My mother was painfully thin and constantly denied herself foods she actually loved. She only ever ate half of anything (unless it was a box of crackers) and she refused to give in to her sweet tooth most of the time. She starved herself in a strange belief that she needed to be thinner. You will eat anything put in front of you. If it’s a food you really like- or desert- you’ll gorge yourself until you’re nearly sick. You are not my mother.

My mother was competent, spry, and often preternaturally good at managing life on her own, one handed. She could drive a stick shift, sew beautifully, and do just about anything else. She was agile, deft, and a perfectionist. Her life-lesson to me was, “Do it right or don’t bother;” many a time she made me rewash whole loads of dishes because just one wasn’t clean enough or told me, “Good thing we didn’t name you Grace,” when I was clumsy. Not you. You are awkward and incompetent. You do everything ineptly, from eating food to cleaning up after yourself (if you even think of it). You struggle with the simplest of tasks and get frustrated at puzzles and Legos that don’t fit together because you can’t turn them the right way. You are not my mother.

You wear my mother’s beautiful hair, her hands that look so much like my own, her knobby knees and bony feet, but when I look for her eyes, she isn’t there. I don’t see her mind behind the brown irises. All that exists is confusion and you; you who stole her thoughts and devoured her personality. YOU are not my mother, even if the few words you say emerge with her voice. You are an alien living in a body that doesn’t belong to you. You’ve stolen it, and taken my mother away from me. She was my biggest fan, my closest ally, my best friend. It was always my mom I wanted to call first when there was news, and I always wanted her to be happy with me. No longer can I call and tell her about what brings joy to my life or share my worries with her. No longer can I ask her for an opinion or use her as a sounding board for the dreams a girl only shares with the one who loves her best. You are a thief, and I hate you for what you took from my world.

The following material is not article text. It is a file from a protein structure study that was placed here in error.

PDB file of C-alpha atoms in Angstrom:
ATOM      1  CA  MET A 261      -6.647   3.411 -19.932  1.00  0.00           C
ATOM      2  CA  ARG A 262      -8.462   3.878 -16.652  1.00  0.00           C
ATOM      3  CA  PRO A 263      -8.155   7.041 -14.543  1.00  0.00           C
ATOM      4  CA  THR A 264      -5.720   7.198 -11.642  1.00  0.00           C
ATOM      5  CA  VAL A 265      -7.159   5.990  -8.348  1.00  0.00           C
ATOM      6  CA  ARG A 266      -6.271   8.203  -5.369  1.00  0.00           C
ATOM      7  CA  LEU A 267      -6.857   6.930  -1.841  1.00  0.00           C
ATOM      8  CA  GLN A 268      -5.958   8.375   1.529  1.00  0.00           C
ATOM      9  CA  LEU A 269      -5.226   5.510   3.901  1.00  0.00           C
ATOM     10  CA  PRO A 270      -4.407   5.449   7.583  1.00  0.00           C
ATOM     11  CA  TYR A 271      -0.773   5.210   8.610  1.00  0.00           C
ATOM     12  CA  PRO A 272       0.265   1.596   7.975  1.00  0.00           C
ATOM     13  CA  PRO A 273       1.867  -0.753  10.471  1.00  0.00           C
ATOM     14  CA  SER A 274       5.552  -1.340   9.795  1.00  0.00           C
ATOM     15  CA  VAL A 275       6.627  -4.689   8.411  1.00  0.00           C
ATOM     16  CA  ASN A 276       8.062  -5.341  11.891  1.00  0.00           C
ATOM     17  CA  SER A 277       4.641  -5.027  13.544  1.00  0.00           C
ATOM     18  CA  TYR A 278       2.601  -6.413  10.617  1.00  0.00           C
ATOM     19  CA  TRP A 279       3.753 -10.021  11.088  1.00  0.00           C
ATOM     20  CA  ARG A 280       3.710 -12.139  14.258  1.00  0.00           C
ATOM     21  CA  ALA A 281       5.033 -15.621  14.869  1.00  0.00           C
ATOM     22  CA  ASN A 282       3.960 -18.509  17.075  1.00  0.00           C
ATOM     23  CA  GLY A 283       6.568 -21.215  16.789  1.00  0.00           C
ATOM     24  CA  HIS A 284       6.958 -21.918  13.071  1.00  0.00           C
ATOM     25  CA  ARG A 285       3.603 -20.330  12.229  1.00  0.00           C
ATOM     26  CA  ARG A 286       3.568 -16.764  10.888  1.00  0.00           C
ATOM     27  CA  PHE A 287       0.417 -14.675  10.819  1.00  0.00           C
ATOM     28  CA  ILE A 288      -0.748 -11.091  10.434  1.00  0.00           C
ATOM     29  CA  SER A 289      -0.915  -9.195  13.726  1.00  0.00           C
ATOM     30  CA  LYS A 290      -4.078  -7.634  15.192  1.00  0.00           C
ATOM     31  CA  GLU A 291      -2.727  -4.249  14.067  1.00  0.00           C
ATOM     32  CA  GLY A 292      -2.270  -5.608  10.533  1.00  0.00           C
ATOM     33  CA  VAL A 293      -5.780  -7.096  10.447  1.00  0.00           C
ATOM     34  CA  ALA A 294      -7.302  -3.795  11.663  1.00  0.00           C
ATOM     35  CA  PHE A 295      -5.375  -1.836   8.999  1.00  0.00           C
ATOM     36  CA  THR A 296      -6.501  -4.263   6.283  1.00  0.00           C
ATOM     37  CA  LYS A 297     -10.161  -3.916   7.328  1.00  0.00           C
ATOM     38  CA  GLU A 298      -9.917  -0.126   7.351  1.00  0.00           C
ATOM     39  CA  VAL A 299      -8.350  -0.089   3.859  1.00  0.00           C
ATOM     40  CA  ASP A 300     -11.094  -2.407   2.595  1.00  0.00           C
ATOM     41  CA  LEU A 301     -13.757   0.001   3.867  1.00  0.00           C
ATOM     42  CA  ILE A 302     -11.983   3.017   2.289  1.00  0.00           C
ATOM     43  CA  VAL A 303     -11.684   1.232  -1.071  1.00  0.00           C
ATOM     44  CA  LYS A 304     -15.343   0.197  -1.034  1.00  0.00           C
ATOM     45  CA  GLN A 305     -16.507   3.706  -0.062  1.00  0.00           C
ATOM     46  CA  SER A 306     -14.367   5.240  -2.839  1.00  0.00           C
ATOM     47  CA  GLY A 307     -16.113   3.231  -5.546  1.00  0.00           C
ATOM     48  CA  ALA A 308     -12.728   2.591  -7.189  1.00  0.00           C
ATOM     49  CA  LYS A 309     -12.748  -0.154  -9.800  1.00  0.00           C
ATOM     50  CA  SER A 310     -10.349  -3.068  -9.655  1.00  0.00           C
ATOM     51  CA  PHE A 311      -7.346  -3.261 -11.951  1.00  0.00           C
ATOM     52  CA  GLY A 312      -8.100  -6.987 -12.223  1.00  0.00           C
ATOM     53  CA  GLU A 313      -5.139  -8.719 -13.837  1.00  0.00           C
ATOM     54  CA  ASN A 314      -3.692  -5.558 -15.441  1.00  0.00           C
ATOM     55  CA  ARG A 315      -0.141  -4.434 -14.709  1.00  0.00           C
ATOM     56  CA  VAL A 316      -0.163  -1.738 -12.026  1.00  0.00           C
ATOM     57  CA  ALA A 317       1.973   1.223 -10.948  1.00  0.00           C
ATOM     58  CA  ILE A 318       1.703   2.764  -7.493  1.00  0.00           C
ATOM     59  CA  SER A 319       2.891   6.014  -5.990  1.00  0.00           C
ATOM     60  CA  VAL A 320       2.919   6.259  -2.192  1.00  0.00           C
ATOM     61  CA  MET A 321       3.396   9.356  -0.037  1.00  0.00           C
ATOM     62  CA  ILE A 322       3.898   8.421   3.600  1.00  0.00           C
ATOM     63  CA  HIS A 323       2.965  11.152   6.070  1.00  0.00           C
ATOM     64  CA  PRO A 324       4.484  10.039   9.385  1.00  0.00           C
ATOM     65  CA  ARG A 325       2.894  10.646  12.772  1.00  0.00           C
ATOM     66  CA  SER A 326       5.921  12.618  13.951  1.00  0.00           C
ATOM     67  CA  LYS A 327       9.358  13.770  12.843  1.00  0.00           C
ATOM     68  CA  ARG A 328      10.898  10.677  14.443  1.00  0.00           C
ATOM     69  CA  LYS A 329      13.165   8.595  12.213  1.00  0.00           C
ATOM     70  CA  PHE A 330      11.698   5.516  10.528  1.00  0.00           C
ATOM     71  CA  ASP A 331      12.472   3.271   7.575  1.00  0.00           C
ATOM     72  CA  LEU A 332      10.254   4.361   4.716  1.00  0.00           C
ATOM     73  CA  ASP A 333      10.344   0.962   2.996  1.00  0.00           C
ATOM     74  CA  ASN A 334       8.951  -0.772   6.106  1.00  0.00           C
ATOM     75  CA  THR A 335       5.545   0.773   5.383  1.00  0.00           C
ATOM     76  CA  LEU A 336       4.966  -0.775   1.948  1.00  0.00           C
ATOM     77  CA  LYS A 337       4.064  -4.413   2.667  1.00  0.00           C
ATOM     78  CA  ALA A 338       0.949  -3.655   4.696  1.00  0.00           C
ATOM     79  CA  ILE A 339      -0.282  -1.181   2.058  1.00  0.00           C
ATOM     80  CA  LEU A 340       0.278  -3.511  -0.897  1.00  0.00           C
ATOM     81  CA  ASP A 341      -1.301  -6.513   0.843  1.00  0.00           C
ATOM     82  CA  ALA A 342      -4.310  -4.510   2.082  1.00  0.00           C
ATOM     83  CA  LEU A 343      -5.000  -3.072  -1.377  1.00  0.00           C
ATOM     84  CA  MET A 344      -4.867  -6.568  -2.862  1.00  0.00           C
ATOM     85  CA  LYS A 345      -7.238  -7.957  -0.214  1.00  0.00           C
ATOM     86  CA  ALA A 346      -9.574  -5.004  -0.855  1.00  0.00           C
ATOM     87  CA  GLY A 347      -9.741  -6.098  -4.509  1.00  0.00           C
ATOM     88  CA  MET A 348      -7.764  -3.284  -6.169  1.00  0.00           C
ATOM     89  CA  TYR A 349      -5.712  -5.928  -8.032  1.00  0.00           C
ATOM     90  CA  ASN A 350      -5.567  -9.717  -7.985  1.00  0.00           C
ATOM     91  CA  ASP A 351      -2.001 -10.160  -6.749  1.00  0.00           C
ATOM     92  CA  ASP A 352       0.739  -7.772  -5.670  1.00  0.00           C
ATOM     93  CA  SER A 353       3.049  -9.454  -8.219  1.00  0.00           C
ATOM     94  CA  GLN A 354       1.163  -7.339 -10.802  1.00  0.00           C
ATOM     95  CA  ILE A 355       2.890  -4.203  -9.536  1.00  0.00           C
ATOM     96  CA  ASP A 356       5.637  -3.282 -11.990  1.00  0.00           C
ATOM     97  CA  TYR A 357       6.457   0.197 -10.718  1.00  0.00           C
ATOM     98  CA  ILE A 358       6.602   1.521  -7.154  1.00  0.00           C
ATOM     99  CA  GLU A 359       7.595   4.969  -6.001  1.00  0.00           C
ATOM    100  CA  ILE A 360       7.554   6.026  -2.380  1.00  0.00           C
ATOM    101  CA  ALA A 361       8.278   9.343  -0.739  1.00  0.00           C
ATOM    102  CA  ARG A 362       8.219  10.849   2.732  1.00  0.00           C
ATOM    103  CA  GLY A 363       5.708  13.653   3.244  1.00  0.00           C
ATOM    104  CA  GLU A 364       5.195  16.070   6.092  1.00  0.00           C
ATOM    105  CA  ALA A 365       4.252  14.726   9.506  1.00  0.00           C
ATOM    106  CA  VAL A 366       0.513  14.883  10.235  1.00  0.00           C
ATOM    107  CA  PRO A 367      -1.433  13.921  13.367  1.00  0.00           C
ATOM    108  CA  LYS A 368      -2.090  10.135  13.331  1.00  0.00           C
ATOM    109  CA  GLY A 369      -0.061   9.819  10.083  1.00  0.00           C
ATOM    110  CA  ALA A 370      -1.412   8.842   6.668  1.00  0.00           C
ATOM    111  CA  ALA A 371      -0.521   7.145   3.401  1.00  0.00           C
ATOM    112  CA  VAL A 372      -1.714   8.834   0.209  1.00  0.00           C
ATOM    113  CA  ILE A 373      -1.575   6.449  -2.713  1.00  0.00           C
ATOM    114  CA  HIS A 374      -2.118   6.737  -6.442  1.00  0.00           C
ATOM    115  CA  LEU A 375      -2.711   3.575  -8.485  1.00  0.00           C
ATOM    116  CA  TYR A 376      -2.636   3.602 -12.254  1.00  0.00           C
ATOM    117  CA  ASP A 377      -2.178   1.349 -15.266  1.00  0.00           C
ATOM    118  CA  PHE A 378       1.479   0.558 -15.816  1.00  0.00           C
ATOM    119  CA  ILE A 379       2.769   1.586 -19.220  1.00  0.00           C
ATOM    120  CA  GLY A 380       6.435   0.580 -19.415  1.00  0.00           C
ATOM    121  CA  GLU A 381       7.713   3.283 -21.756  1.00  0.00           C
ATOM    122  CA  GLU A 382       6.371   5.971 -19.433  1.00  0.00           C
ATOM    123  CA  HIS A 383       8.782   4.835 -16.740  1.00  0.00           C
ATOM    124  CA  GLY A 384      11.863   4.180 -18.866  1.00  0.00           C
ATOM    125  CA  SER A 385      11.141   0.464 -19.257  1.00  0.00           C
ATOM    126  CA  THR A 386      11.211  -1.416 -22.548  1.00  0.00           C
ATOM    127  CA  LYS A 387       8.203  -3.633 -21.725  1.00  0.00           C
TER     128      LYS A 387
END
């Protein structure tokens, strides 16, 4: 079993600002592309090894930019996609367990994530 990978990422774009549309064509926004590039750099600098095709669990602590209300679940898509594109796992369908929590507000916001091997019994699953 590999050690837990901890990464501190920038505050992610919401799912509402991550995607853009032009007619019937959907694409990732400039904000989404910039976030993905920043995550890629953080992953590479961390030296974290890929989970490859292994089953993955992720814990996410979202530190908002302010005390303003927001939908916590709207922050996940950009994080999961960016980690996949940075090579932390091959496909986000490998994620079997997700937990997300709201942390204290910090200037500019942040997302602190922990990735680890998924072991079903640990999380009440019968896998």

More than one well-meaning person has said, “At least you still have your mom;” “Enjoy her while you can;” “She’s lucky to have you.” I want to scream at them. That’s not my mom. That’s an interloper wearing my mother’s skin. And neither of us is lucky. I have a stranger whose well-being is my responsibility, but how can I take care of a stranger? I don’t know the language you speak. I don’t know how you feel, what you think, what you want, or if my mother is trapped inside the head that you have hijacked. Is she’s simply gone all together? I don’t know how to reach her if she’s in there, and it breaks my heart each time I wonder if she’s cognizant of what is happening. Can she see me trying and failing? Is she as sad as I am?

There is grief but no healing when the door is still open, when I can still see her face and reach out for her hand, only to be met with the lost-rabbit gaze of an impostor. My mother has gone missing, but there’s no report I can file and no one to whom I can turn. I miss her.